FIG. 7 shows a flowchart for a method 700 for retooling a machine for cutting openings in a tubular structure, according to an embodiment of this invention. The method 700 for retooling a machine for cutting openings in a tubular structure includes releasing any remaining the tubing material from the guide bushing and rotary drive bushing assembly 710, and unfastening the mating plate from the main or guide bushing tooling 712, and raising the optical assembly and the mating plate from the main or guide bushing tooling 714. Of course, unfastening the mating plate from the main or guide bushing tooling 712 includes removing the fasteners 210, 212, 214. The method 700 also includes replacing the guide bushing for a first diameter of tubing material with a guide bushing for a second diameter of tubing material 716, and replacing the rotary bushing for a first diameter of tubing material with a rotary bushing for a second diameter of tubing material 718. A spacer plate is then inserted between the mating plate and the guide bushing tooling, 720. The spacer plate has a thickness to correctly space the laser cutting point so as to allow the laser to cut the tubing material. It should be noted that in some instances, there may be times when another spacer plate must be removed before inserting a new spacer plate 720. This occurs when other than the minimum diameter tubing is being machined. The spacer plate is for spacing the optical assembly 161 an appropriate distance from the tubing having a second diameter tube material to effectuate cutting of the tubing material with the focused laser beam. In other words, the second spacer repositions the laser cutting point with respect to the second diameter of tubing material. The method 700 also includes attaching the spacer plate to the main tooling or the guide bushing tooling and to the mating plate, 722. The retooling operation is completed such that the opening in the guide bushing is aligned to the rotary drive bushing without realigning the rotary drive bushing to the guide bushing. In fact, the rotary guide bushing housing is not even moved.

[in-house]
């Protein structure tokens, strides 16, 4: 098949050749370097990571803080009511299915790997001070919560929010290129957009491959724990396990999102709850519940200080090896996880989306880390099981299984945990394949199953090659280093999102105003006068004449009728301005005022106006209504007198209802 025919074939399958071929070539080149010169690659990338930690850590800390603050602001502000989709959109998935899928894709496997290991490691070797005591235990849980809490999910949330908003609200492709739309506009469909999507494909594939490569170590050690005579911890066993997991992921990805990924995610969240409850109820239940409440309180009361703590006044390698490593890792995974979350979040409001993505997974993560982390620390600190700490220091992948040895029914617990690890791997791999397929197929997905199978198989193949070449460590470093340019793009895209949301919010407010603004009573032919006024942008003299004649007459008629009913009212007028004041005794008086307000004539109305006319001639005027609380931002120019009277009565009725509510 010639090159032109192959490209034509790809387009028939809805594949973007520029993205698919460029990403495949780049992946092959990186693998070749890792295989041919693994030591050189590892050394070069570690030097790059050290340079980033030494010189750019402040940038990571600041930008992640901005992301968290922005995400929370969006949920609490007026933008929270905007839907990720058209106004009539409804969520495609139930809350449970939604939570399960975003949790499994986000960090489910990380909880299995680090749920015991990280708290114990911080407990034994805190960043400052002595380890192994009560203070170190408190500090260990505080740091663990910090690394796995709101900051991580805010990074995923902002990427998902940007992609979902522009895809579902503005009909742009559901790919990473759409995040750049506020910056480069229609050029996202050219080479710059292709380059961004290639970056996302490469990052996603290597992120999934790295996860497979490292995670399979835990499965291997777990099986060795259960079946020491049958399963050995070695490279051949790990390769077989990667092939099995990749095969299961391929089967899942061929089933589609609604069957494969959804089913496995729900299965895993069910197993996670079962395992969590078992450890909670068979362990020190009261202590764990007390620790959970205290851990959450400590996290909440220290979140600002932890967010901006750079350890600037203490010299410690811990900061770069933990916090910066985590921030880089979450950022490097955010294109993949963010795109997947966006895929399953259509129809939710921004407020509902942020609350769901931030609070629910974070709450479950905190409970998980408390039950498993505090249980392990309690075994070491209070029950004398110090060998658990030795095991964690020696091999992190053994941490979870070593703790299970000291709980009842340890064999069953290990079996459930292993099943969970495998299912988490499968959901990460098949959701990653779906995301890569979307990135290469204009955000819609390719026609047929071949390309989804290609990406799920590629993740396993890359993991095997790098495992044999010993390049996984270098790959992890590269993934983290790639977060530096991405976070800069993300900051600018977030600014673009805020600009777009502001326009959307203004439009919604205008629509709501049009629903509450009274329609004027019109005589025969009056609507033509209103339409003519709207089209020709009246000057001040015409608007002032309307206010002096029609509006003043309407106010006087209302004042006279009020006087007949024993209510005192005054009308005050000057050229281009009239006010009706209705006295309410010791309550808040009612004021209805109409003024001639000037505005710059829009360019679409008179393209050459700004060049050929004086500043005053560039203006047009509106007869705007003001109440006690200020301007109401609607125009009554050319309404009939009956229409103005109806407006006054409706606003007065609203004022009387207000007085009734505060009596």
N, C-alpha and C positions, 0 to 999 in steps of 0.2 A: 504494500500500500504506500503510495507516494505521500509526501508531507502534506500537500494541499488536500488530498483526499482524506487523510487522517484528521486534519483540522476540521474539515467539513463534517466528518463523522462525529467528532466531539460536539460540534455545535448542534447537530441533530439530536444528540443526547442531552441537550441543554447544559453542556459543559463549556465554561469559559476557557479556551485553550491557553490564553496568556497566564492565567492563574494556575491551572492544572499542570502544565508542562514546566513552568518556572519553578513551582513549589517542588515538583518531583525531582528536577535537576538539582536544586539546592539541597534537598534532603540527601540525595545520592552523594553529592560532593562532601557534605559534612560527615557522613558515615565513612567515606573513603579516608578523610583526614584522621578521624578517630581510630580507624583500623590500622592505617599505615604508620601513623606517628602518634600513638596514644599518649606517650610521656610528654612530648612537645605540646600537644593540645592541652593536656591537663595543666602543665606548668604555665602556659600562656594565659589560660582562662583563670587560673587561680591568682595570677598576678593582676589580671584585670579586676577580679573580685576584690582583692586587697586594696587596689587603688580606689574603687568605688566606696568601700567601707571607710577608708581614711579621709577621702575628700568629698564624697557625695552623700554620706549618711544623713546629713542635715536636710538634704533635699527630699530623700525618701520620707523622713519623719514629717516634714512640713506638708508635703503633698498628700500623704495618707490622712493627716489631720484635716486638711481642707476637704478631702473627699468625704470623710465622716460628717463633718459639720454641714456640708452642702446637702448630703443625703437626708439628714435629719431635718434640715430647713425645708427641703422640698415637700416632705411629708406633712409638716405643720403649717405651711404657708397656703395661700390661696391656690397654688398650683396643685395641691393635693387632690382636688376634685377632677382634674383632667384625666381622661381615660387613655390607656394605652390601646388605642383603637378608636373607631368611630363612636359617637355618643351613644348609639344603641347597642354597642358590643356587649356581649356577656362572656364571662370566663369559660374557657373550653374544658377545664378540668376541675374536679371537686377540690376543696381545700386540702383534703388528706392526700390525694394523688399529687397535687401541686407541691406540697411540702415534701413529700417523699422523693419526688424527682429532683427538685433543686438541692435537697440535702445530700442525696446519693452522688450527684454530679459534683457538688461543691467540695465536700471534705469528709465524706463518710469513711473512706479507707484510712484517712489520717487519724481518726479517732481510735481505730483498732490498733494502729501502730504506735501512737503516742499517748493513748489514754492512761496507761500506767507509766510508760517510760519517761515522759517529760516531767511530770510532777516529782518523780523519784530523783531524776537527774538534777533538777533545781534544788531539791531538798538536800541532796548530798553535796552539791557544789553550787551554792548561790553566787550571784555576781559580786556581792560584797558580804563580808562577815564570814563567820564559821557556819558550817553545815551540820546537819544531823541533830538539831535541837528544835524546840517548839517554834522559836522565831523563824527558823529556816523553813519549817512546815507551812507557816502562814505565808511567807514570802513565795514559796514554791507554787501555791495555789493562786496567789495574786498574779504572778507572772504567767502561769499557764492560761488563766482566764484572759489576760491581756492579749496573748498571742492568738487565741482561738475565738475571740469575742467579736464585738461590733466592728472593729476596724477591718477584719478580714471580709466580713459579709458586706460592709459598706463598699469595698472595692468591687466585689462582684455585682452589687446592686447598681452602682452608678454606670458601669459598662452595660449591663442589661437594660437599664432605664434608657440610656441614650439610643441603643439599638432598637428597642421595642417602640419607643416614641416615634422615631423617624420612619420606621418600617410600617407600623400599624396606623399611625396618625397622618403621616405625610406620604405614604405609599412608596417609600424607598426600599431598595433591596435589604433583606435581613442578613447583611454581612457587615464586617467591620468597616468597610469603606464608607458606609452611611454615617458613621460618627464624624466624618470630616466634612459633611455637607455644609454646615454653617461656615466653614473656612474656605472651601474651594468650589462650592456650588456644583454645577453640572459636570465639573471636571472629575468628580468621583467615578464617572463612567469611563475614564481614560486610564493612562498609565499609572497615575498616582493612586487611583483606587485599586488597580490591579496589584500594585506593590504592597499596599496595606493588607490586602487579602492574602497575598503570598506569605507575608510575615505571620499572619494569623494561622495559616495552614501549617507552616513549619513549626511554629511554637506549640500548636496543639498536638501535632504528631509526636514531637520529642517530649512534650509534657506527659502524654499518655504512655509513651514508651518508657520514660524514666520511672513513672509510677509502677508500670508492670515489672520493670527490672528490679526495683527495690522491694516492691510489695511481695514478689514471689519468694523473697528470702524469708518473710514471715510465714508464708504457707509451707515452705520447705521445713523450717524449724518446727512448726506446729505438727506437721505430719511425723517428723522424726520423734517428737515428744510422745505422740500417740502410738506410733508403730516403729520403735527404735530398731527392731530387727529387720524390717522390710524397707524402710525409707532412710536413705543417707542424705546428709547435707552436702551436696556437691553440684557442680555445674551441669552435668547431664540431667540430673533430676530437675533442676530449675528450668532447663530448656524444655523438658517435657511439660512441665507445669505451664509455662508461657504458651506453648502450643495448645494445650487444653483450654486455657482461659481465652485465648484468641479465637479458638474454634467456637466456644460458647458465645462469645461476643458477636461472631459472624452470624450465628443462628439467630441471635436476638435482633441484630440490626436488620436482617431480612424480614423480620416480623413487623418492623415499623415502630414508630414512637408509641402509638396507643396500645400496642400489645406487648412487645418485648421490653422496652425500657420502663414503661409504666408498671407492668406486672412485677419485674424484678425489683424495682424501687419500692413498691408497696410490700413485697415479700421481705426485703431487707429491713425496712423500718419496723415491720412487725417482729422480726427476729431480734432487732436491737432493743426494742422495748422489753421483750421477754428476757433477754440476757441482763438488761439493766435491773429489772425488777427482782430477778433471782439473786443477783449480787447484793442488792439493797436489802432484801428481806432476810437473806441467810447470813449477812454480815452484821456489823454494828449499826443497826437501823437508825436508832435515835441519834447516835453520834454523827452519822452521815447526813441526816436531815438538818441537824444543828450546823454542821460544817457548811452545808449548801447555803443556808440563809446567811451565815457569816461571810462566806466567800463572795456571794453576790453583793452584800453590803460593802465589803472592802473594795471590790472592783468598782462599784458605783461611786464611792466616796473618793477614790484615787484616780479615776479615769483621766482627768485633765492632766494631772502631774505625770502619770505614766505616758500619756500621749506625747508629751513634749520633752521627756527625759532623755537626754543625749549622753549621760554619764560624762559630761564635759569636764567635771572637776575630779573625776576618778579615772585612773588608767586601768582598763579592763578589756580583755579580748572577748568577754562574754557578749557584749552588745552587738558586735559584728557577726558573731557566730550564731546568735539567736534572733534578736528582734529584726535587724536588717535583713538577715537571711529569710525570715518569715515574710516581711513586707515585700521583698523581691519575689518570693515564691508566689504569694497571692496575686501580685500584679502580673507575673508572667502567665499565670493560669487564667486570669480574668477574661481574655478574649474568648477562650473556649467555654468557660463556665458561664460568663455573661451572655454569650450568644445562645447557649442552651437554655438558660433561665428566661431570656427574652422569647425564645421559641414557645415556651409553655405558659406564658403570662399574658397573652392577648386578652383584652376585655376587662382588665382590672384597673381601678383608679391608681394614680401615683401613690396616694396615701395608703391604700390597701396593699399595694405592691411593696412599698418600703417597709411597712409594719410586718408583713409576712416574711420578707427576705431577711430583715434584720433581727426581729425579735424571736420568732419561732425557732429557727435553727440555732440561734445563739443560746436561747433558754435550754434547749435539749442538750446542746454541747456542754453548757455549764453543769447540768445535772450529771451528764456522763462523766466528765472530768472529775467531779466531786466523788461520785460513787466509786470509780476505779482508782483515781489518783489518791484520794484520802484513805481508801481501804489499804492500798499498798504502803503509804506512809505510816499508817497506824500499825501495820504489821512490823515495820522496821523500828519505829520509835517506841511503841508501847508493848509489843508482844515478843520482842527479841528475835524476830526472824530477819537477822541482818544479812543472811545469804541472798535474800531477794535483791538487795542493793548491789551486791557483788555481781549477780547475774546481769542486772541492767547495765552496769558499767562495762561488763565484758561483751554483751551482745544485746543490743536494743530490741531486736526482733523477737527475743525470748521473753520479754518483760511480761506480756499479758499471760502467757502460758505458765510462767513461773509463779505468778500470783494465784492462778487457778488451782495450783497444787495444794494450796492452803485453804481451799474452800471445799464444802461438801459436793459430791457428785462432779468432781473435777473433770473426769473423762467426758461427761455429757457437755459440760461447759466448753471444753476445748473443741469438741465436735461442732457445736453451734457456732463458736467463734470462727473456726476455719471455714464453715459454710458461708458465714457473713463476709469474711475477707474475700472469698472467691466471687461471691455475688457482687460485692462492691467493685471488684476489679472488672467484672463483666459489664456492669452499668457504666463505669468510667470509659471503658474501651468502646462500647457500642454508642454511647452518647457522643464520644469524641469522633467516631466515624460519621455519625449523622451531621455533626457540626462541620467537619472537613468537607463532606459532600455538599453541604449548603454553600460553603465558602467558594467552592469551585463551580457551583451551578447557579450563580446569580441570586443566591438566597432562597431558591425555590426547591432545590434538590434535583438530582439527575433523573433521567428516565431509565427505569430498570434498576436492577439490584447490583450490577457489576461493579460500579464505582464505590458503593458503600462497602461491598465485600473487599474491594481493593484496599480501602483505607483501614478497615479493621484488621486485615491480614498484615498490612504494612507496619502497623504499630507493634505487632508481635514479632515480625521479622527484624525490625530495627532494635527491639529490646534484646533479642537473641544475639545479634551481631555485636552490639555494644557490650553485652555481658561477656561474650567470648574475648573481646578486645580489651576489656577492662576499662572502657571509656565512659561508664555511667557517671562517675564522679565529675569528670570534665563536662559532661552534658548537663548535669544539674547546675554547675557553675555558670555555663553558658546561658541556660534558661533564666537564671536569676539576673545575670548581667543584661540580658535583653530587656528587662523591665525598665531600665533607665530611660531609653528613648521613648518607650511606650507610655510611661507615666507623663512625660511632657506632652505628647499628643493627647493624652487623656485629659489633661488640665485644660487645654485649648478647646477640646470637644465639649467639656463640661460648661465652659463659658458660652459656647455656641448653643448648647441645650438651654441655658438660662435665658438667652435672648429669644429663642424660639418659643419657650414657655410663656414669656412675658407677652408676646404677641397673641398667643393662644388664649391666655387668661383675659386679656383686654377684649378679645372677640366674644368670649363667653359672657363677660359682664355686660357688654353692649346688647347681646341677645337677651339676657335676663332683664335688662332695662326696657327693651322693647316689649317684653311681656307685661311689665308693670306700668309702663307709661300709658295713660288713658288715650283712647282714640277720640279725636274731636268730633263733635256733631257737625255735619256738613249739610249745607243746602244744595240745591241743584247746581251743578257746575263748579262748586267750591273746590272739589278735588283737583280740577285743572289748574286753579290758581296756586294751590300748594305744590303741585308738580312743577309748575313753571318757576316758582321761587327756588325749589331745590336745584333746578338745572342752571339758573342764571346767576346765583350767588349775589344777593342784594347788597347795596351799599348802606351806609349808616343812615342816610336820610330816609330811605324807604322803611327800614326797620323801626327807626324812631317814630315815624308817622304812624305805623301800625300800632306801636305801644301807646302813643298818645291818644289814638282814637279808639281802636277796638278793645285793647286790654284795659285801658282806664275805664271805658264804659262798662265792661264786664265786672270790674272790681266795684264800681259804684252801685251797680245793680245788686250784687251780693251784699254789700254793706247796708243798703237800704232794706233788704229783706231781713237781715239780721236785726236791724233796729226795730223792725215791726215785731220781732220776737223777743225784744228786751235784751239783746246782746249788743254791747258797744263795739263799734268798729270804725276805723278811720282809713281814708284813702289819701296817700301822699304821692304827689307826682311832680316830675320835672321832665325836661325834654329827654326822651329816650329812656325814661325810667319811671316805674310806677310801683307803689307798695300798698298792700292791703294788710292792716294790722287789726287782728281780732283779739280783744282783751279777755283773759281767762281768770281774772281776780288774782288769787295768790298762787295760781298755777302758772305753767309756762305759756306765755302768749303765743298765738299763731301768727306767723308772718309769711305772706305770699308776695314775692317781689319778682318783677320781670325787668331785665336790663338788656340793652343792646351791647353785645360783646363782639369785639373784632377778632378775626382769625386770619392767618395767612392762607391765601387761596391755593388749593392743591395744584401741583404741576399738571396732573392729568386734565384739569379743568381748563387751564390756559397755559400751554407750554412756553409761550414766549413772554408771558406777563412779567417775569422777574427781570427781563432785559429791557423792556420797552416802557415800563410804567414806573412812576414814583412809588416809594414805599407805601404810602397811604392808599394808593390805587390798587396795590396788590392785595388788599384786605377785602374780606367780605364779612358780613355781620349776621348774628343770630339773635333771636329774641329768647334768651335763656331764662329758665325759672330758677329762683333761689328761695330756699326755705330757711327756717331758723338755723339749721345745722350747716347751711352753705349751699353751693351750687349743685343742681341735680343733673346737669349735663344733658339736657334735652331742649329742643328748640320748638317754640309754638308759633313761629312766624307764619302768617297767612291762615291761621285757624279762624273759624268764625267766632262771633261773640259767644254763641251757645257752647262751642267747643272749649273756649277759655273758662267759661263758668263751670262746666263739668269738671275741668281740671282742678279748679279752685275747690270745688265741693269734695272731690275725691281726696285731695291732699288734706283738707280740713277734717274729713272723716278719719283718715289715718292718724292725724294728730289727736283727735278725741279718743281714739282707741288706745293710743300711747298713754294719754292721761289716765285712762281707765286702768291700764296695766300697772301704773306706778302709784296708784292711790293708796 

As mentioned previously, this saves time since realigning the rotary drive bushing 150 to the second or new guide bushing 132 takes time. If there is less time devoted to retooling, there can be more time devoted to production. Therefore, various jobs can be accomplished faster. In addition, more time can be spent up front initially aligning the rotary drive bushing 150 to the guide bushing 132 so that these two bushings are very accurately aligned. In fact, removing the rotary drive bushing, which is actually housed inside the rotary drive bushing assembly 150 and the guide bushing 132 and aligning the cylindrical holes which house these bushings is the most accurate way of initially aligning the guide bushing tooling 130 to the rotary drive bushing tooling 150, since there can be slight deviations between the inner and outer diameters of cylindrical bushings. Thus, the products produced from the apparatus 100 are much less prone to defects that result from misalignment of the guide bushing 132 and the rotary drive bushing 150. It should also be noted that when the guide bushing 132 and the rotary drive bushing assembly 150 remain in alignment, there is little if any room for operator error in aligning the guide bushing 132 and the rotary drive bushing assembly 150 during retooling. In fact, the rotary and guide bushing housings are not even moved, the bushings are simply replaced, when changing tubing diameters.